Even as Pattaya continues to replace buoys marking swimming zones on area beaches, reports of injuries tied to the new floats are washing ashore.
The wide, red-and-white barriers replace round orange buoys that marked several locations along Pattaya and Jomtien beaches and have received generally positive reviews from both beach-goers and boat operators. But questions about the decision to use heavy-duty plastic used are increasing. Several people have been injured while walking on the wide and flat plastic never intended to be a dock.
Reporters peppered city hall spokespeople, city council members and Tourism Promotion Bureau executives with questions at a March 13 press conference, wanting to know whether the pontoons were tested before deployment, how they were paid for and whether the city council had even approved the plan.
The city is replacing the old, round buoys with stronger, wider buoys.
City officials, seemingly caught off guard, dodged most the questions, promising to deliver answers at the next, as-yet-unscheduled, press conference. However, City Councilman Rattanachai Sutidechanai confirmed the budget had come from the city’s “central fund” and that the council was aware of the buoy-replacement plan, even if it hadn’t signed off on the specific design.
Rattanachai said the council has ordered a re-examination of the design and materials used but, meanwhile, installation will continue on Jomtien and Wong Amat beaches.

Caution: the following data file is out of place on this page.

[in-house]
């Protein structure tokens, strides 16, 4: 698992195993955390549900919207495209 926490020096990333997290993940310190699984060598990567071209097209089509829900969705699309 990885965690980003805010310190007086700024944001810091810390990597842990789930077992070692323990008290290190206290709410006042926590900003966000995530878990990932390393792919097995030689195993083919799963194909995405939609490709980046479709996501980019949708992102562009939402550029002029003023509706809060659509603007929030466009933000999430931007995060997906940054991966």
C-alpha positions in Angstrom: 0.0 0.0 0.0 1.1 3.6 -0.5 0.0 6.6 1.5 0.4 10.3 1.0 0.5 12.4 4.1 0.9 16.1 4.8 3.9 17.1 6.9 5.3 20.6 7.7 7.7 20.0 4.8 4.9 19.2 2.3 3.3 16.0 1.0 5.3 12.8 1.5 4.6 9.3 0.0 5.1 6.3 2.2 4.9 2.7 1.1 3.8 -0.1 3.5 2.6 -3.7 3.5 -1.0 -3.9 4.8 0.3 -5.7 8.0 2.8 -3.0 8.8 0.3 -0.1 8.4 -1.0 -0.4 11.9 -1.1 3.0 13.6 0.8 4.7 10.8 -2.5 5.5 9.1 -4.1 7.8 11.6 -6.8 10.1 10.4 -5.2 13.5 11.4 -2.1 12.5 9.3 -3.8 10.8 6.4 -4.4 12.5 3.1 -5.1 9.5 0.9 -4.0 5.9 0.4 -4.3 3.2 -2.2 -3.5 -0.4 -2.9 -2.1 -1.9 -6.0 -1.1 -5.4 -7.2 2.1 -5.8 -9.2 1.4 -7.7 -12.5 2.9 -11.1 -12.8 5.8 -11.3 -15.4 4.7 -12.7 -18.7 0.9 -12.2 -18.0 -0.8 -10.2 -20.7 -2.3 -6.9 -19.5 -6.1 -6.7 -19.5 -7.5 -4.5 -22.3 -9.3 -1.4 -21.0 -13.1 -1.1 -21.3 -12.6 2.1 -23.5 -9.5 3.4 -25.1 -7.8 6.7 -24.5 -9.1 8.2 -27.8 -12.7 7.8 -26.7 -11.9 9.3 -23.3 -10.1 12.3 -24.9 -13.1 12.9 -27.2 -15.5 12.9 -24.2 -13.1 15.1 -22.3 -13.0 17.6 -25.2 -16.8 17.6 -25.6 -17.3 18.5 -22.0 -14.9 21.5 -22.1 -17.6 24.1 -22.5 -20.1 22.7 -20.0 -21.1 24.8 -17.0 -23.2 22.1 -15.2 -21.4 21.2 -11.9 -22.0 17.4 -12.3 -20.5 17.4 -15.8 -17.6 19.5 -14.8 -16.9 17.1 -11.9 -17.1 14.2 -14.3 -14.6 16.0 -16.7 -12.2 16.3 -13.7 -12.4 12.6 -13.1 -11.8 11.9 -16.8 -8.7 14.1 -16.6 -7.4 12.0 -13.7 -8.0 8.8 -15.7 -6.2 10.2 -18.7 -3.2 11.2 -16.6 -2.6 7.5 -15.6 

According to the Sea Rescue Center at the Bali Hai Pier, one of six swimming areas on Jomtien have had their old round, rope-connected buoys replaced. Five are set for replacement on Wong Amat. In addition, city hall plans to cordon off two additional swimming areas on the Naklua beach.
The response from swimmers, so far, mostly has been positive.
“I bring my kids here everyday, now that these swimming barriers have been installed,” said 37-year-old Saruwan Somroop, a mother of two. “After all the accidents that happened over the past year, I would never let my kids play at the beach without my supervision. I have two sons ages 9 and 13. Now that these barriers are installed, I can sit and watch them from a distance without having to worry anymore.”
“Have there been accidents? Yes. But doesn’t that happen everywhere?” said Turkish tourist Emel Irdem. “Not to blame anybody, but people should be more careful and not ignore the designated swimming areas. The new swimming barriers are looking good and it gives the swimmers a warmer feeling to enjoy themselves without having to worry about the boats and jet skis coming in and running them over.”